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What will you be driving in 2030?

When the New Year you're celebrating is 2030 instead of 2016, what will you be driving? Depending on where you live, car-sharing, electric cars and even self-driving cars could be in your future in the next 15 years, according to a new report by consulting firm McKinsey & Co.

Released today in connection with the Consumer Electronics Show in Las Vegas, the McKinsey report projects how new developments will affect residents of the world's densest cities vs. those who live in rural areas or small towns. The biggest changes will come in congested urban areas, where traffic jams and air pollution will force increasing regulation of cars and more adoption of low-polluting electric vehicles.

Meanwhile, drivers in rural areas and small towns will likely continue to drive traditional gasoline cars and trucks.

The increasing trend to online shopping for everything from electronics to groceries will mean more and more deliveries to you and fewer drives to the mall or the supermarket to get stuff yourself.

"We are seeing unprecedented change in the auto industry," senior McKinsey partner Hans-Werner Kaas told CBS MoneyWatch in an interview. He cited the likelihood of increasing disruption to traditional automakers as big tech companies like Google (GOOG) and Apple (AAPL) enter the race to develop self-driving cars.

Let's take a closer look at the predictions in the McKinsey report:

Electric vehicles.Perhaps the most surprising projection for 2030 is that electrified models, including gas-electric hybrids, could reach 50 percent of new-vehicle sales. So far, high initial cost and low gasoline prices have kept U.S. electric sales sluggish.

To reach that predicted level, however, several technological advances need to take place, Kaas said. Initial cost -- now about $30,000 for an electric car like Nissan's (NSANY) Leaf, needs to come down by about one-third. More powerful batteries are needed to extend the range a car can drive on electric power alone. And recharging stations need to become not only widespread but faster to make owners willing to take a trip that requires recharging.

Even without such changes, tightening regulations will still mean electrified vehicles would move up to 10 percent of new vehicles sold by 2030 from the recent 2 percent, Kaas said. Cities and states with severe pollution problems will likely give increasing advantages to all-electric vehicles such as more purchase rebates, special parking privileges and the ability to drive in high-occupancy freeway lanes with only a driver on board.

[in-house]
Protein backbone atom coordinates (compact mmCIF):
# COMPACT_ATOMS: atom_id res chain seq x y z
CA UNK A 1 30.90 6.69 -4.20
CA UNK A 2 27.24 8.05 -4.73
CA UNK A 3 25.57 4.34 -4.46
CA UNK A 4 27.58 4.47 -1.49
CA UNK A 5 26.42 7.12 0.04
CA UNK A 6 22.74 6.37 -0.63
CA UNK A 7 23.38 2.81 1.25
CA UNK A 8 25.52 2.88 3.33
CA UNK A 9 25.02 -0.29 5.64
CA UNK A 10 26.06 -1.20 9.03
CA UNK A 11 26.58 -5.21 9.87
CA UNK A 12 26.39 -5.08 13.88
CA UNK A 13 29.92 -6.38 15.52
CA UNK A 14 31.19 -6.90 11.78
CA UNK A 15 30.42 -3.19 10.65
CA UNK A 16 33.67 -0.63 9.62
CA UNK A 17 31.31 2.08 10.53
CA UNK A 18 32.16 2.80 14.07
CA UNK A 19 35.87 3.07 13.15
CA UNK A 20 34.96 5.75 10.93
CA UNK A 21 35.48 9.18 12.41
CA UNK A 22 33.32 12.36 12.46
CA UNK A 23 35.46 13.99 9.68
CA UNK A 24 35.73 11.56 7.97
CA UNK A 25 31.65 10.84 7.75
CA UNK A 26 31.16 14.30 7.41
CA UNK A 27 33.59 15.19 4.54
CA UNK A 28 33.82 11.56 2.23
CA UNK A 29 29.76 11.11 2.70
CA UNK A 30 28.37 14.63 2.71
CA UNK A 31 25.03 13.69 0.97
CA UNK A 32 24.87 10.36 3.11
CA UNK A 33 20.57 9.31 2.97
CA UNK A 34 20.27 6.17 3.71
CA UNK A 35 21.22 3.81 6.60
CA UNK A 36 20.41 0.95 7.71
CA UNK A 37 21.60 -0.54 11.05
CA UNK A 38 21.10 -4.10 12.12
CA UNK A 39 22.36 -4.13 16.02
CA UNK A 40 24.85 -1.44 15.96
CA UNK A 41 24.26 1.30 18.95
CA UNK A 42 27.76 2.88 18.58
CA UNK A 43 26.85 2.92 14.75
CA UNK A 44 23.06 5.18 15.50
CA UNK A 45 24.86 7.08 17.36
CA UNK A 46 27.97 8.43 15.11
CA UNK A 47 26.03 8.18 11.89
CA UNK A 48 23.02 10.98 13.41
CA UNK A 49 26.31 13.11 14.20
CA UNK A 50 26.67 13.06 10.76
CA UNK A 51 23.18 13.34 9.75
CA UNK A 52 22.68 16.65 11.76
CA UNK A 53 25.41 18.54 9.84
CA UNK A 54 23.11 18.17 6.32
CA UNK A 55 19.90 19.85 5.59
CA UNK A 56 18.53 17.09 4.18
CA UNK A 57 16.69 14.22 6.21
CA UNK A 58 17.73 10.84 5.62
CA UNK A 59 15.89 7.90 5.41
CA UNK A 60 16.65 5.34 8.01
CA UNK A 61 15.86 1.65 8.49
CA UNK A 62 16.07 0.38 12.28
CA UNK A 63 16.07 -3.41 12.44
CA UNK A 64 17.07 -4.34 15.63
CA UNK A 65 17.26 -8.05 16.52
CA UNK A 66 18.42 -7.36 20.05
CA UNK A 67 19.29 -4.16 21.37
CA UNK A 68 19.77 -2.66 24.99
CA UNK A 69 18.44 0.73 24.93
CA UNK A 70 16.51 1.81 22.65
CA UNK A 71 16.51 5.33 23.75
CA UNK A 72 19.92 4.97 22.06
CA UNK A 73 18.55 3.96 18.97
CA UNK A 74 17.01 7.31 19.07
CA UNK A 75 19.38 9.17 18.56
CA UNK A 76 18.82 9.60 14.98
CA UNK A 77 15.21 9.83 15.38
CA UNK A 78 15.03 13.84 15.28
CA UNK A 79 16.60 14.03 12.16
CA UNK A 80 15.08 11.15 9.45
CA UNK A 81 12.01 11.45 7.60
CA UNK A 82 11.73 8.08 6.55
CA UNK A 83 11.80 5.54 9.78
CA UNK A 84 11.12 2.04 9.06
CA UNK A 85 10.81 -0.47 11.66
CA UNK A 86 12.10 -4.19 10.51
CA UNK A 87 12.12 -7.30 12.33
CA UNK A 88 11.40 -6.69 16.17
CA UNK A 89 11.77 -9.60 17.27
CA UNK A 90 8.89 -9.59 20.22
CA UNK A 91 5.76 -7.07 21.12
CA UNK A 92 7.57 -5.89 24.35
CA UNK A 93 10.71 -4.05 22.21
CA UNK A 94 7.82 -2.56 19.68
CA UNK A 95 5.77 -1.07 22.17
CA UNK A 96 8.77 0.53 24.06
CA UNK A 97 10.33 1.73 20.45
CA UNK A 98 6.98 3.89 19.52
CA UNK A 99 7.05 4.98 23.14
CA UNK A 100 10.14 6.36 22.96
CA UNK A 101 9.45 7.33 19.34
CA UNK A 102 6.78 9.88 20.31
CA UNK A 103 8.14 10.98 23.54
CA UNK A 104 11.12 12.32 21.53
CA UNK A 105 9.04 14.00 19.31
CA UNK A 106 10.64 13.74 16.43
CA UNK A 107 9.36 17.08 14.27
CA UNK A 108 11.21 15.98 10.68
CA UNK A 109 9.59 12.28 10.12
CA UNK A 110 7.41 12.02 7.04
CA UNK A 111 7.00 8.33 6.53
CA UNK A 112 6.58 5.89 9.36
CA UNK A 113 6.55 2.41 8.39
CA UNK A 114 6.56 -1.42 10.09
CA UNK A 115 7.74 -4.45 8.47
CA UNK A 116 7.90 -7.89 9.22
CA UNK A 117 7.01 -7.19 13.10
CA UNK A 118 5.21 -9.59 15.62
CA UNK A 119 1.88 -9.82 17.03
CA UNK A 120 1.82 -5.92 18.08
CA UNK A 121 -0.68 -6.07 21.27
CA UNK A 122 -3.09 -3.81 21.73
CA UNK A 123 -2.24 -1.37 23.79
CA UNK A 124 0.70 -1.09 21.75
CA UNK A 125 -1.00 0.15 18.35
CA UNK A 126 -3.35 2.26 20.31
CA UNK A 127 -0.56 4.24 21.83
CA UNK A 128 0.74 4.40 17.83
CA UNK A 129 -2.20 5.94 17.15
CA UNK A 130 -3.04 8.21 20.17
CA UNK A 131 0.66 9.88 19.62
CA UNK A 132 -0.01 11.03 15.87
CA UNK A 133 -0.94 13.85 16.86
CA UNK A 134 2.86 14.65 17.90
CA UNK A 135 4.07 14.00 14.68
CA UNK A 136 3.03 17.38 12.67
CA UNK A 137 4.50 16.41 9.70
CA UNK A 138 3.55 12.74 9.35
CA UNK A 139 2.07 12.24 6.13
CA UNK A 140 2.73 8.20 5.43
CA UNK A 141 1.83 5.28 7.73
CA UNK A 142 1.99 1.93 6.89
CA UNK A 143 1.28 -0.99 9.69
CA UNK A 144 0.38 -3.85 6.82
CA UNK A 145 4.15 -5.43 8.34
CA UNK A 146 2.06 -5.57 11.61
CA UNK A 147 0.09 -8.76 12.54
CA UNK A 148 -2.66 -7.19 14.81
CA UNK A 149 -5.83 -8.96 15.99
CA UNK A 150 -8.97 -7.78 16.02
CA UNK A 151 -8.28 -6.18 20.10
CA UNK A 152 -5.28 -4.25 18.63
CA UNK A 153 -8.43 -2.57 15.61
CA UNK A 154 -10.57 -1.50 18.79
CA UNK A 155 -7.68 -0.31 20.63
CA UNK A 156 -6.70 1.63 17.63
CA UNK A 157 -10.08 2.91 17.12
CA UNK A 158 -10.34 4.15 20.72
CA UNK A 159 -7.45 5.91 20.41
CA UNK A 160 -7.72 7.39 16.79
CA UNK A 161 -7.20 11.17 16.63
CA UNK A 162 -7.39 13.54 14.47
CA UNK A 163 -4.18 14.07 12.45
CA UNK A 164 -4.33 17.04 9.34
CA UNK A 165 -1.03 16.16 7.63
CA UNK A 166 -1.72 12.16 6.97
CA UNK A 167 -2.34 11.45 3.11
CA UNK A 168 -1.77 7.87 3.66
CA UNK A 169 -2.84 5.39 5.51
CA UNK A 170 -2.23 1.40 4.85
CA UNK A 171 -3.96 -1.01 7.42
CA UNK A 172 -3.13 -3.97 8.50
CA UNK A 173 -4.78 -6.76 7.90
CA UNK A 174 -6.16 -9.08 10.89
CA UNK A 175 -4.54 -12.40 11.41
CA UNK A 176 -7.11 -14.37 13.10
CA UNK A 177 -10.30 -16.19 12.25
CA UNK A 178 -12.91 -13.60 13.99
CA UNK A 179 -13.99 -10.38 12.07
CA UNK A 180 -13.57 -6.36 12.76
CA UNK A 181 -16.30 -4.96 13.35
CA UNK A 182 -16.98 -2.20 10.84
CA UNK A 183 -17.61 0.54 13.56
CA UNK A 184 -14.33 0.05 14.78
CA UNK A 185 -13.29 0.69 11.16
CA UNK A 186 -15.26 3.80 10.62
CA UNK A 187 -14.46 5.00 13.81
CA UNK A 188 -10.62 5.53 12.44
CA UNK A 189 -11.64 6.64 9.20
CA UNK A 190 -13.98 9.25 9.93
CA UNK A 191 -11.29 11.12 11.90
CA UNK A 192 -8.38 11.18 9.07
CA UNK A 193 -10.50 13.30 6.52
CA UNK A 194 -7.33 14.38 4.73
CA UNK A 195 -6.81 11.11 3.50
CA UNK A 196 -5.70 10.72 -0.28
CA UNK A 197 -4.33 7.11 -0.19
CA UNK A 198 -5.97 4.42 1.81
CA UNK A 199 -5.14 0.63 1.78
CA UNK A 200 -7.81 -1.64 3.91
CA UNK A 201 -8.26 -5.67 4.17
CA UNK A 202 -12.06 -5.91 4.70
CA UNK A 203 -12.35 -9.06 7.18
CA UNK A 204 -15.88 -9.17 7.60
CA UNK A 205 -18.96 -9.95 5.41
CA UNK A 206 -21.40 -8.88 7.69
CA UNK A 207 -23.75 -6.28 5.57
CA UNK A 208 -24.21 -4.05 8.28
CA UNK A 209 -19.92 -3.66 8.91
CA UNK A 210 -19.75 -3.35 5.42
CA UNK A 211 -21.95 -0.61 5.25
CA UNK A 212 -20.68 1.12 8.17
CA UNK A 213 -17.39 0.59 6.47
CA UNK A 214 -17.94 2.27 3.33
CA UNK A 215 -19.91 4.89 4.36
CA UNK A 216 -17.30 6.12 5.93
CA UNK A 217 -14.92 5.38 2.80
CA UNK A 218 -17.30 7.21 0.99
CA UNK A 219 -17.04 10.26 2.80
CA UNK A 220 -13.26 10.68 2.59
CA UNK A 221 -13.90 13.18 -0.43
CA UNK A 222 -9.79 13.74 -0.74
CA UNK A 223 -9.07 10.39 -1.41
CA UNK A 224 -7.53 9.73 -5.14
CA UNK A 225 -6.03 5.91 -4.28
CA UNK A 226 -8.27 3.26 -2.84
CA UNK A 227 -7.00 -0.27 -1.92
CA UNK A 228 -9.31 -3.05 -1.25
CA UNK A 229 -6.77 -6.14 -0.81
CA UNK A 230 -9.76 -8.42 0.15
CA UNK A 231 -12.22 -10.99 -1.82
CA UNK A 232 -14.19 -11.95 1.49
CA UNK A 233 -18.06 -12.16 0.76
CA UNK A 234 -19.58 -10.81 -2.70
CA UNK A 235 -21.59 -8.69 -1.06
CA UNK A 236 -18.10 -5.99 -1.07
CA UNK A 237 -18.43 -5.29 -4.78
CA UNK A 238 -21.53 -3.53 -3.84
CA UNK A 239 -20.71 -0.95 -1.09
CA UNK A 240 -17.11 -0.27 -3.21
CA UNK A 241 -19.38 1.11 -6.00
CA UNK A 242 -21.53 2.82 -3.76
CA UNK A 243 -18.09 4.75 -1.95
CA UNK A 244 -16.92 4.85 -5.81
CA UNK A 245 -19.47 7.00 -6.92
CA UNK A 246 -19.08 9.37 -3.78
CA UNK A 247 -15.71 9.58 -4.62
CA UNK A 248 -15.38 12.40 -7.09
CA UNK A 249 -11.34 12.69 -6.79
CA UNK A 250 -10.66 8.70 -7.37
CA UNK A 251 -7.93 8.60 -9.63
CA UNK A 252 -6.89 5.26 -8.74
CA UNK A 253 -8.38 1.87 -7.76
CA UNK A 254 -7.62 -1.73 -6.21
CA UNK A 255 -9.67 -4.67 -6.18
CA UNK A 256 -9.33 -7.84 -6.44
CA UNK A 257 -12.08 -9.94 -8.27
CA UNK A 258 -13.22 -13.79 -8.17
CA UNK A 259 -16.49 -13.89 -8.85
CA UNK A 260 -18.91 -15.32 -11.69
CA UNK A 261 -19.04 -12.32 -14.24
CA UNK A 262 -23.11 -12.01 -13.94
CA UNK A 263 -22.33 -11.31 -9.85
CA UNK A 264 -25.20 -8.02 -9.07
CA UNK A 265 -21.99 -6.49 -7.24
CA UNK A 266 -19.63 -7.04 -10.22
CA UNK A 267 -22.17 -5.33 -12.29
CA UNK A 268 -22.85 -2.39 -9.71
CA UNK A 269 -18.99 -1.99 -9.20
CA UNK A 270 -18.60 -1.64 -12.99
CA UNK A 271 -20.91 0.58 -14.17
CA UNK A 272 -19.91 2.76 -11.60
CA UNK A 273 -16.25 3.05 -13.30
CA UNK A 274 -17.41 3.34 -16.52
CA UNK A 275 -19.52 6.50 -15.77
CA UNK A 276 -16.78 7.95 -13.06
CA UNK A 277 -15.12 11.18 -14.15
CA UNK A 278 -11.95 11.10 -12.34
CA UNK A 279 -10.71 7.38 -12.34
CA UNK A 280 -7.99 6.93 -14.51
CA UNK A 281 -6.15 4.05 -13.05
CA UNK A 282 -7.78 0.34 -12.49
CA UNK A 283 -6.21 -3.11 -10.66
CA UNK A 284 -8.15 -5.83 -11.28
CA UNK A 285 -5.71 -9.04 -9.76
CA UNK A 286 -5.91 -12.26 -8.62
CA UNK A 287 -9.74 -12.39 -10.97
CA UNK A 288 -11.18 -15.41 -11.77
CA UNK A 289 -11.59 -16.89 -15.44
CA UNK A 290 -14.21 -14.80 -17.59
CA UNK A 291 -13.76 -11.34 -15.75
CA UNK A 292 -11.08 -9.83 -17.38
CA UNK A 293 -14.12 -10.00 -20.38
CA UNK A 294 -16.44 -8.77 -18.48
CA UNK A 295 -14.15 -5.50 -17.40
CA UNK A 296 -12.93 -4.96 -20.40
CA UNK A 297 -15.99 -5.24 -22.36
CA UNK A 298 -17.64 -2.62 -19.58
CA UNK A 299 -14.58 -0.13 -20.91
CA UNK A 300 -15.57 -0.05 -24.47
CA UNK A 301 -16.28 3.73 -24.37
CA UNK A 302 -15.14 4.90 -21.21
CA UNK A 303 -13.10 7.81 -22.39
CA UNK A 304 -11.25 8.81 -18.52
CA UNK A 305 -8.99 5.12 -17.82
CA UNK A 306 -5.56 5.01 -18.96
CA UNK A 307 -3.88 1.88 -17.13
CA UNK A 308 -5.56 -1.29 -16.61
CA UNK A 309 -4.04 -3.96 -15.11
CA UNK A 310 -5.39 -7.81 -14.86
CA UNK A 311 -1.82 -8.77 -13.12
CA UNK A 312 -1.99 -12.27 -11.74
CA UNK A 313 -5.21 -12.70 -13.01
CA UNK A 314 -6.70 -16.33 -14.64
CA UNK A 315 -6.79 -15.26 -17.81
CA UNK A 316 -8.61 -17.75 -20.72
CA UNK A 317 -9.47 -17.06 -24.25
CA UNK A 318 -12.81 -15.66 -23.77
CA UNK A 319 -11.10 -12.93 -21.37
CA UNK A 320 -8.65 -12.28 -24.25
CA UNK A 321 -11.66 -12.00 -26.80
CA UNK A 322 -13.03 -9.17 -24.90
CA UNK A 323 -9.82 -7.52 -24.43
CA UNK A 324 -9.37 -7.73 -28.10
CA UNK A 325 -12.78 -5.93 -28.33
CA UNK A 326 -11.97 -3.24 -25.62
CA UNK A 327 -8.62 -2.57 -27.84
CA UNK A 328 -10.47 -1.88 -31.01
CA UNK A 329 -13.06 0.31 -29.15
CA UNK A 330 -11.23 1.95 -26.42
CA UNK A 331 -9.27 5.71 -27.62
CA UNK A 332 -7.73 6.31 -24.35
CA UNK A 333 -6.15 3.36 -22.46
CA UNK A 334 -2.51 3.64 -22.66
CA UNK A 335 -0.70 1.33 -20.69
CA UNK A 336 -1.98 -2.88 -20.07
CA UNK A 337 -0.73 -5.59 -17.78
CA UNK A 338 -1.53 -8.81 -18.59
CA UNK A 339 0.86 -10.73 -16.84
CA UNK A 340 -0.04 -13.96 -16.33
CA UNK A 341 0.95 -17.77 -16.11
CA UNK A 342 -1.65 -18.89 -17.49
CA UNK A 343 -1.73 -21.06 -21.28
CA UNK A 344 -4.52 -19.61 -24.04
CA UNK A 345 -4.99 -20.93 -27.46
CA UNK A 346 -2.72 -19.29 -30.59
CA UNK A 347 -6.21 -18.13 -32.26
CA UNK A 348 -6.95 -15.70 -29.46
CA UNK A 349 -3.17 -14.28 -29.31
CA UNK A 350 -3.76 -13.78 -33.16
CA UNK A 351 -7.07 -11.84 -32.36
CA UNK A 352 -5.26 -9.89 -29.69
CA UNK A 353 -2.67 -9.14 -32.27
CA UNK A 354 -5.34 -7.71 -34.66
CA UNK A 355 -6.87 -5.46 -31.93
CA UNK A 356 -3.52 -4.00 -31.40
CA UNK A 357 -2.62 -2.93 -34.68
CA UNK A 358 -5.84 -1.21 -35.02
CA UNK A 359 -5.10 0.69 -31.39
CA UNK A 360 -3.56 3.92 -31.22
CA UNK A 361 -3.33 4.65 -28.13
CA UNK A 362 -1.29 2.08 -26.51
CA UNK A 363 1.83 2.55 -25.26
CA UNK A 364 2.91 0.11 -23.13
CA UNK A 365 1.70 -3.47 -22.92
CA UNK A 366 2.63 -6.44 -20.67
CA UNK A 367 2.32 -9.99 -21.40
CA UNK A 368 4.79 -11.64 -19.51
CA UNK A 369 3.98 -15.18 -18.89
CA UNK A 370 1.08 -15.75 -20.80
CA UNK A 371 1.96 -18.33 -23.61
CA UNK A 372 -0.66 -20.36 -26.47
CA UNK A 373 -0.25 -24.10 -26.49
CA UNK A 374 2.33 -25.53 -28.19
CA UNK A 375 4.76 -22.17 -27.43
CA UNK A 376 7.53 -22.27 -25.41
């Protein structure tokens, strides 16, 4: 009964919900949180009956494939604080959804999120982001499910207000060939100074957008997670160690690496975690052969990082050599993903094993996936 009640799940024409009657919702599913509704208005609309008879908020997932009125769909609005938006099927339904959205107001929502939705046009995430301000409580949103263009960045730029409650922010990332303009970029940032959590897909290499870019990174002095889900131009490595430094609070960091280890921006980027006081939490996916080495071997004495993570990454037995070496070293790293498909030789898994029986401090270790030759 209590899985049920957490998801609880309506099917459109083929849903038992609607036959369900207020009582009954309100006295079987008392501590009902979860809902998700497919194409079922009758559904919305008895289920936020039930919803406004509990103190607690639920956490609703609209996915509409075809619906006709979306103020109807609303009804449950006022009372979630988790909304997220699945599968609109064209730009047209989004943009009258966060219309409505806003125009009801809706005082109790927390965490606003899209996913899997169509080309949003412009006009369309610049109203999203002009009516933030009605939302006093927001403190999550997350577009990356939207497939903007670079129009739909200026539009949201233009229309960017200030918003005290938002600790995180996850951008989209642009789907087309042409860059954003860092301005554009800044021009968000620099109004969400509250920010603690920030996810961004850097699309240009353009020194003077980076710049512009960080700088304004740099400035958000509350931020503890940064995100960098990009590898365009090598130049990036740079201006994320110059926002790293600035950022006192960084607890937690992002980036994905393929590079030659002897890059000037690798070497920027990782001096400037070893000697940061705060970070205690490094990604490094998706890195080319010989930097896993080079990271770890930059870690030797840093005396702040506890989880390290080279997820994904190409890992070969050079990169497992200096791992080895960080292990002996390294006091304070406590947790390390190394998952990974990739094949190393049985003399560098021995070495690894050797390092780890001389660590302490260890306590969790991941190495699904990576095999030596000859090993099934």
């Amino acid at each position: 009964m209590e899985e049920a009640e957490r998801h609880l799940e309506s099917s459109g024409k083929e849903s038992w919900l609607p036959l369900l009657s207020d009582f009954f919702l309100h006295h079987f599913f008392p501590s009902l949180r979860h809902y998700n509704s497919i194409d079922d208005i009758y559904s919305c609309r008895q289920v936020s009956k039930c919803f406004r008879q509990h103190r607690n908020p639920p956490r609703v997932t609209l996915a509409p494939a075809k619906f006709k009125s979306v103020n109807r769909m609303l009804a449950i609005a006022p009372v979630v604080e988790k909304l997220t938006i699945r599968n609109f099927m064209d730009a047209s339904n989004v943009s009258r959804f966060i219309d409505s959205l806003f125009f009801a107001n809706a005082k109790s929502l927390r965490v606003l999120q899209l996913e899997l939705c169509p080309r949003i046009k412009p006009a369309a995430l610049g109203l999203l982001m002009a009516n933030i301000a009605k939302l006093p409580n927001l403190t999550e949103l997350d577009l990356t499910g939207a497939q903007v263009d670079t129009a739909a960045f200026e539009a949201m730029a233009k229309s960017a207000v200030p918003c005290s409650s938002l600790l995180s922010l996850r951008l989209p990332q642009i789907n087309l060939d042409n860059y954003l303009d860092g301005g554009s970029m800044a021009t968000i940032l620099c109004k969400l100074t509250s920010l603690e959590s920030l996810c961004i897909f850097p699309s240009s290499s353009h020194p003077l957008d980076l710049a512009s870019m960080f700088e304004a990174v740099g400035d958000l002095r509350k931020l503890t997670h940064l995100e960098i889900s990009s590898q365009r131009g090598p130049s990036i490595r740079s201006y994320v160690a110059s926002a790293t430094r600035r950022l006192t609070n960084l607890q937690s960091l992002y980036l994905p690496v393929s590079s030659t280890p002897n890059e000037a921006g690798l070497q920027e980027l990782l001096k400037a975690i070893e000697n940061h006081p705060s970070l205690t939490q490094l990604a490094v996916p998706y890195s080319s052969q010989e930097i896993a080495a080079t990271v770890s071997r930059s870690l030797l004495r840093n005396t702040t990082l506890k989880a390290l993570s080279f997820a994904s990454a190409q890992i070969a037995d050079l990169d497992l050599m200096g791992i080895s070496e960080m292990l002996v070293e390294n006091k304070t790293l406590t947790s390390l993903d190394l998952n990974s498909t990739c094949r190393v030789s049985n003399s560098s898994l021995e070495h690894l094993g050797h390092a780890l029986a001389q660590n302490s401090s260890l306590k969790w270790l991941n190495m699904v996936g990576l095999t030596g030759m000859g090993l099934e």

Self-driving cars.As many as 15 percent of new vehicles sold by 2030 could be autonomous, the McKinsey report estimates. The barriers to hitting that level, however, aren't only technological but also involve the need for laws regulating both how self-driving cars can be used and who's liable in case of an accident.

To hit the upper level of this projection, McKinsey's Kaas said, the self-driving technology has to be flawless at understanding and reacting to other vehicles, physical barriers and pedestrians.

If a given vehicle is completely autonomous with no option for a passenger to take control, then the liability would likely fall on the manufacturer. But if it has manual controls -- similar to a commercial airliner where the pilot can take over from the autopilot system in a difficult situation -- liability likely would be split. State legislatures and the insurance industry need to grapple with these issues before self-driving cars take to the roads in large numbers.

In addition to technological and legal issues, Kaas said, consumers must be confident that the self-driving features work. This will require automakers to either stage events or have centers where shoppers can try out such vehicles before even considering a purchase.

In the auto industry itself, traditional automakers likely will have to form partnerships with tech companies to develop self-driving cars. We're already seeing the start of that trend, with a reported autonomous car partnership between Google and Ford (F) being formed.

Car-sharing.By 2030, you may be using different vehicles for different kinds of trips. For instance, the McKinsey report notes you might own a small electric car for daily commutes that are well within the range of one battery charge. But to take the whole family on vacation, you might need a large traditional SUV. Instead of owning the SUV, you might belong to a service that lets you reserve and pay for it just when you need it.

Companies like ZipCar now offer such services. But Kaas said he expects that by 2030, new forms of sharing will develop -- such as fractional ownership, in which you share one vehicle with just a few other owners. The auto leasing industry also may develop sharing options that resemble leasing. The report projects that as many as one in 10 vehicles sold in 2030 could be used for some form of sharing.

All of these trends are being fueled by national and local initiatives around the world. U.S. federal regulations requiring that an auto company's gas mileage average 54.5 MPG by 2025 is pushing automakers toward electric options. Kaas said he expects to see more cities adopt something similar to London's congestion pricing, where you must pay a high fee to take your car into the central city during weekday business hours.

If such trends aren't already affecting you directly, chances are they will be by 2030.